The Thais set the rendezvous point just beyond the stream that separates Cambodia’s Sangke village from Thailand. In darkness and rain, a third shipment of weapons allegedly collected and hidden at home by Cambodian Mine Action Centre (CMAC) staffer Ub Vireak crossed the international border from Banteay Meanchey province into Thailand’s Sa Kaeo province and was loaded into waiting vans.
Not long after, in the early hours of July 18, the ordnance, including three mortar tubes and as many rounds, would be discovered by Thai authorities. Five Thai nationals, the alleged transporters, were arrested on the spot at a petrol station in Sa Kaeo.
By last Friday, police in Cambodia had also arrested the 48-year-old Vireak, and two farmers – both Vireak’s brothers-in-law – from the neighbouring Battambang province, while Thai authorities near the border with Myanmar seized a sixth suspect, who is accused of ordering the shipment from Cambodia.
Speaking this week, the wives of Vireak’s two brothers-in-law – Chim Lin, 36, and Yim Savy, 38 – said they were “shocked” by the arrests and claimed they had never met their husbands’ co-accused, whose property in Battambang town’s O’Char commune now stands gated and locked.
“I do not believe my husband has done this,” said Savy’s wife, 28-year-old Chim Lea, speaking at the couple’s 4-hectare cassava farm in Battambang’s Phnom Proek district.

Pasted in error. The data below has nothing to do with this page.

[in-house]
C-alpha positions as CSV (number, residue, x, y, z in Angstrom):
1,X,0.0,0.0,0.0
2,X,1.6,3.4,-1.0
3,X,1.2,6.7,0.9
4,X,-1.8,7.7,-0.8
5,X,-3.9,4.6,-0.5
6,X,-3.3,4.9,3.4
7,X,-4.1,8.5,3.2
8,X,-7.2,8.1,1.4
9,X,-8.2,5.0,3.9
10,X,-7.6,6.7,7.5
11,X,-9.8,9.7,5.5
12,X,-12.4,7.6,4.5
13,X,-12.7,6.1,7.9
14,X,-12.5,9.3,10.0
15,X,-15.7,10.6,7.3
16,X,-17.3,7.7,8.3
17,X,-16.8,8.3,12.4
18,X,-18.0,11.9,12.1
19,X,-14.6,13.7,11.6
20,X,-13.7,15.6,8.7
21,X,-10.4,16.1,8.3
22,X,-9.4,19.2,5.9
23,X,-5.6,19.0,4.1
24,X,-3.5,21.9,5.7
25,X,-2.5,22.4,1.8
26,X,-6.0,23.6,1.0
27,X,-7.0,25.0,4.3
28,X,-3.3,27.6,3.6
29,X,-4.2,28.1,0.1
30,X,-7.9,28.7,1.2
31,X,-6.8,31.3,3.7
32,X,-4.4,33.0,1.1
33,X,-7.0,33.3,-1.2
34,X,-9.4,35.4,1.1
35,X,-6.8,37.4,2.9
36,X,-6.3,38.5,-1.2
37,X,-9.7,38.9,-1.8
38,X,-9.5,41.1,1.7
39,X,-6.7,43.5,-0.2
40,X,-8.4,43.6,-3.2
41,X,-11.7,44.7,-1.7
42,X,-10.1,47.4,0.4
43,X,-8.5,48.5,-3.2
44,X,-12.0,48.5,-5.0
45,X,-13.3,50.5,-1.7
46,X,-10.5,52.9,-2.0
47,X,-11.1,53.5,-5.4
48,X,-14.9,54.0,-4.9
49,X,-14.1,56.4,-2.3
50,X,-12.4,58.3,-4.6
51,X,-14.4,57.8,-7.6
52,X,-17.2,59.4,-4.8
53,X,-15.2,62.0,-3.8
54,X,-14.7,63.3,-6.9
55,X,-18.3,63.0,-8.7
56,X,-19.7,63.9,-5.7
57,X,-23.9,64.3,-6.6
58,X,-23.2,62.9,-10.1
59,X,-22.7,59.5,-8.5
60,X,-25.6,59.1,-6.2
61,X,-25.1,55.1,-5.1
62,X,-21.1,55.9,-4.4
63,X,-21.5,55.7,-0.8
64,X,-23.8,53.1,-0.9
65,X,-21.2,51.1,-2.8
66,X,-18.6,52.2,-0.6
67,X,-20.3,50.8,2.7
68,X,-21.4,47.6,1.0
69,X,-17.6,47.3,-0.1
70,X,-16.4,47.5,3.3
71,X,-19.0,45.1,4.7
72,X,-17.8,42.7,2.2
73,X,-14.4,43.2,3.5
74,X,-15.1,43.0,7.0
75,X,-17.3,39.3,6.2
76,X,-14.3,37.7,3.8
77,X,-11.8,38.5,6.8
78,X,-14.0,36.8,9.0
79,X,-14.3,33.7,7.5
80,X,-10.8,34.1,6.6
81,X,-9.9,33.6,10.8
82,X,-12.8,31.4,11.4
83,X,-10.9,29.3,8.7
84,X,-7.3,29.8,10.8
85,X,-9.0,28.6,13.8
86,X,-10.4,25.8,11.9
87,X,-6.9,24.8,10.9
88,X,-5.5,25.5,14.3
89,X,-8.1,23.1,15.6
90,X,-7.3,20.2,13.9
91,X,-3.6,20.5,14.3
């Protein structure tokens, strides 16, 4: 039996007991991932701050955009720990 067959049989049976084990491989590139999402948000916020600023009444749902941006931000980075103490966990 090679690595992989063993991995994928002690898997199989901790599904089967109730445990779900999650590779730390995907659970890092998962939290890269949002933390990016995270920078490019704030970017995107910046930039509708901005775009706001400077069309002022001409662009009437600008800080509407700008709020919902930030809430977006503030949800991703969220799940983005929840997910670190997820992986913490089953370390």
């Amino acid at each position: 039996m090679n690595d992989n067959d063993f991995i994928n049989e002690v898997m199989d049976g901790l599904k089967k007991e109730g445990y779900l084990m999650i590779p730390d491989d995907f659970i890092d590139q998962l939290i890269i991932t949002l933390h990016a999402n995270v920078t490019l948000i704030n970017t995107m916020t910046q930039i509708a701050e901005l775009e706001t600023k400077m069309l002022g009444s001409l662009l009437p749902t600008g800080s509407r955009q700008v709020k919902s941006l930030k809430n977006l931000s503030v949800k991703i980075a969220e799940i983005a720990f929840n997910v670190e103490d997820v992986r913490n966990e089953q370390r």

“He goes to work and comes home, sometimes a little late, but he always comes home,” she added, explaining that the couple had two children, and that Savy and often worked as a hired farmhand in the area to make ends meet.
Yet Banteay Meanchey Penal Crime Office Director Phoeurng Mansing said the pair had acted as the “brokers” in the arms smuggling operation, helping to find buyers for the ordnance stashed by Vireak.
Mansing said he believed Vireak had found a large cache of “thousands” of weapons stored underground by the Khmer Rouge during the course of his work clearing forests of ordnance for CMAC, and decided to keep some for himself, stashing it under the metal and wood roofing of his home.
“He was in charge of destroying the weapons but when found the new weapons, he did not destroy them, and he kept them for selling,” Mansing said.
“The weapons that were confiscated were old, but he painted them to look new.”
Vireak linked up with a buyer in Thailand through Lin, according to Mansing, who said that the group had previously arranged two shipments that included about 10 AK-47s each without being arrested.
“He used to go and eat rice at [Lin’s] house. They knew each other,” he said. “Later on, with the weapons hidden, he asked Lin who wanted to buy them, and Lin knew Thais who wanted to buy them.”
Speaking from her home in Sampov Loun district, Lin’s wife, Chan Aun, 31, said she did not believe her husband had any such contacts in Thailand. The pair owned a 10-hectare farm, she said, and spent most of their time cultivating mangoes and cassava to support their three children.
“He has never been to Thailand,” Aun said of her husband, whose Nissan pickup truck was seized by police as part of the case.
“He uses the car to carry workers to the farm. I asked him [about the claims], but he did not answer. When they came to arrest him I thought I was dreaming,” she added.
The trio have been charged with weapons trafficking by a Banteay Meanchey provincial prosecutor, while police continue to hunt for at least four other people allegedly also involved in transporting the arms.